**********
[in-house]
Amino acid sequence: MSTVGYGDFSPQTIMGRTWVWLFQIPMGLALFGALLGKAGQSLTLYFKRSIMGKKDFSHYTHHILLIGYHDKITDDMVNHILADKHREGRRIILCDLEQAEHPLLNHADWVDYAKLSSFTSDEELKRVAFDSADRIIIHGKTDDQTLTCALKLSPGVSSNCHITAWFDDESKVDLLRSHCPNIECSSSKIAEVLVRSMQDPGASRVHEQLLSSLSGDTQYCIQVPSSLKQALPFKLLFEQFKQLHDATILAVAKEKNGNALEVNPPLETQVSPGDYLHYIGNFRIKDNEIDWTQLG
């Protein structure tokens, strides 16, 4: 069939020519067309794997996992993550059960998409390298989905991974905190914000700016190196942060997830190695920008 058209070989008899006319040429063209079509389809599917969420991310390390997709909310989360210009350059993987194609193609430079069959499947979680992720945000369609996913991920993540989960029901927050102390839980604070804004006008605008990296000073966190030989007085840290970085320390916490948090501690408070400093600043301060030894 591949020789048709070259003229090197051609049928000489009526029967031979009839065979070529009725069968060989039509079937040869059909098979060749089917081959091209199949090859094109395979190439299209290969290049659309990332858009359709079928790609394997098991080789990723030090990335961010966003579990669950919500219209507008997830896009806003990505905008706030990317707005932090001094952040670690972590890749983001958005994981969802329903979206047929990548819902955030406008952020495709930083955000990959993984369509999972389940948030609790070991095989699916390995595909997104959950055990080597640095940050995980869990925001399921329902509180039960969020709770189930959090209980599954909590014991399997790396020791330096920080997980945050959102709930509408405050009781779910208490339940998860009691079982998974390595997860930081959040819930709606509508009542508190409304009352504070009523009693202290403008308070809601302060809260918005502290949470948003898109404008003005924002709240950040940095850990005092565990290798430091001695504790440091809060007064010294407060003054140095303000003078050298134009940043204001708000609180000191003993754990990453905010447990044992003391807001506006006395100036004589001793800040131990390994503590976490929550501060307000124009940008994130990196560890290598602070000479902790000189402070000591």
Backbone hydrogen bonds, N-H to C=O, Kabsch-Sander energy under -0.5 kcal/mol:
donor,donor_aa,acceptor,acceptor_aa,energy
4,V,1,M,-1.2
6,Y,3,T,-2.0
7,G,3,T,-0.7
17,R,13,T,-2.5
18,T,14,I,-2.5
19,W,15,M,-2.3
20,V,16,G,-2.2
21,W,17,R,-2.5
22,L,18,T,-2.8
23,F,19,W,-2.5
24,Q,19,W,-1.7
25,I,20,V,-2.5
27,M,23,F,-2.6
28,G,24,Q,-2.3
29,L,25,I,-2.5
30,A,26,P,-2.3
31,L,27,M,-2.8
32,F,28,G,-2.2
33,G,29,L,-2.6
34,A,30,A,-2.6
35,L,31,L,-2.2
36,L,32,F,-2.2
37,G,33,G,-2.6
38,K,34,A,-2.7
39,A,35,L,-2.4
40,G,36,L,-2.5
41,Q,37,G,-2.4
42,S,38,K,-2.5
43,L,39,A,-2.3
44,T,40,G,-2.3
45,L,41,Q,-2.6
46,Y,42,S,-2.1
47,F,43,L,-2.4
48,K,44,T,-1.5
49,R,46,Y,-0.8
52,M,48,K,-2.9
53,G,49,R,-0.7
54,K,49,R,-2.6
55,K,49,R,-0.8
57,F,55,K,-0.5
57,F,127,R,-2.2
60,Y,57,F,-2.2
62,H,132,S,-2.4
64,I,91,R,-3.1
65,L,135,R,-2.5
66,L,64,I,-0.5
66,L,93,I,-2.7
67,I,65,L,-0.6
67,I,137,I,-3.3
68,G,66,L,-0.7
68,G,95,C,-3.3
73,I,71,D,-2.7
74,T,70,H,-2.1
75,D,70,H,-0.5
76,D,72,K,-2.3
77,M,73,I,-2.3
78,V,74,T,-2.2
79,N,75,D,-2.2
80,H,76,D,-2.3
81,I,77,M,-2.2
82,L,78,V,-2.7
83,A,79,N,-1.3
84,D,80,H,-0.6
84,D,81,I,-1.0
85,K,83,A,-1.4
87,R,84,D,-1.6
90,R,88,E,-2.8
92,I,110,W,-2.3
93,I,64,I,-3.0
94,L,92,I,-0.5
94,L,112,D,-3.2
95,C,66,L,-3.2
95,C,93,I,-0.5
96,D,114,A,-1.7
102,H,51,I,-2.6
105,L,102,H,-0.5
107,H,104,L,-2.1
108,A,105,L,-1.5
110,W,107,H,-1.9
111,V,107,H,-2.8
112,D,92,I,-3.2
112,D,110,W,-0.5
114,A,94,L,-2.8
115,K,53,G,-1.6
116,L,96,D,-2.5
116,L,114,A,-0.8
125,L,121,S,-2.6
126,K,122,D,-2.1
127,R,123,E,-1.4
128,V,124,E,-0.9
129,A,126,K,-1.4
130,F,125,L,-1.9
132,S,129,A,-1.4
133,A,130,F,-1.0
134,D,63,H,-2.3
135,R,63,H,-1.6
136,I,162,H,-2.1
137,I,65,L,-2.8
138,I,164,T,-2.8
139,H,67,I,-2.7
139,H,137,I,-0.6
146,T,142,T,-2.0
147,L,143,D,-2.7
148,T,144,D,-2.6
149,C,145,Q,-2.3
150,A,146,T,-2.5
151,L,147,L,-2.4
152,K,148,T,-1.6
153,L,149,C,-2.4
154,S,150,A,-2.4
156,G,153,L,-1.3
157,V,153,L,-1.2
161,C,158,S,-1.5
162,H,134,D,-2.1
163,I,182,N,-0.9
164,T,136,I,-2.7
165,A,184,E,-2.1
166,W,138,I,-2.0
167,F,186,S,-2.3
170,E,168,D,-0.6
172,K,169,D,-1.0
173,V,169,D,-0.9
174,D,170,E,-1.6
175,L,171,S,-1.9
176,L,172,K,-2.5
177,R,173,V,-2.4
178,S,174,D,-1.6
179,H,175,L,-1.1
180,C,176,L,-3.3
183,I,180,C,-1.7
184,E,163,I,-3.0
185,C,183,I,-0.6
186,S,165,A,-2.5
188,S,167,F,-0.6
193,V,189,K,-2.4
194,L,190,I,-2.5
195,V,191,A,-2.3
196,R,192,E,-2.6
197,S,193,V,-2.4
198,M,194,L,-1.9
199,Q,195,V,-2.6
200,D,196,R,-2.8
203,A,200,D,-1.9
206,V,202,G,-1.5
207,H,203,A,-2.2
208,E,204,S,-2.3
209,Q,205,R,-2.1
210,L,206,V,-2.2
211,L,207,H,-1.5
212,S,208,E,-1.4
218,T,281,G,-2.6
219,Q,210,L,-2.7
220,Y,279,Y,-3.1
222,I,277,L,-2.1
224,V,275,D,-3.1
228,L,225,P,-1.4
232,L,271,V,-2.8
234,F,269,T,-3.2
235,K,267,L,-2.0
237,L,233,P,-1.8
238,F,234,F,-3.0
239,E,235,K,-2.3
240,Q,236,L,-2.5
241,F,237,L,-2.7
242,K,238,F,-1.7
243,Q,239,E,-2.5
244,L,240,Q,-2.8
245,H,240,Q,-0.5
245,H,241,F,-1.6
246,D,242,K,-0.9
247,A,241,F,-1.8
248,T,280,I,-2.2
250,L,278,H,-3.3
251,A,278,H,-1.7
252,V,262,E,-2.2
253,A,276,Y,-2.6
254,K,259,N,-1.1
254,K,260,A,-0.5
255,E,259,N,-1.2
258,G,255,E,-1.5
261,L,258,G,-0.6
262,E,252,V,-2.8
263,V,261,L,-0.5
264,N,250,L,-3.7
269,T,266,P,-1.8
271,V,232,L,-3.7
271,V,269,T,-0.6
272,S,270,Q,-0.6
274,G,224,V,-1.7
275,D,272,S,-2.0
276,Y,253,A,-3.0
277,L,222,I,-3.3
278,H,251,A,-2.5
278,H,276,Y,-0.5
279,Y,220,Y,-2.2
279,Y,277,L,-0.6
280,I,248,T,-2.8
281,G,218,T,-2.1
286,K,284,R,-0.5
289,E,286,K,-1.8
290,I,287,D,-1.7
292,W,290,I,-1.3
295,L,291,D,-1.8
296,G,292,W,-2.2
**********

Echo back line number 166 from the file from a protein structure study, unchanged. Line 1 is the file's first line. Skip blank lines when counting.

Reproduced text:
238,F,234,F,-3.0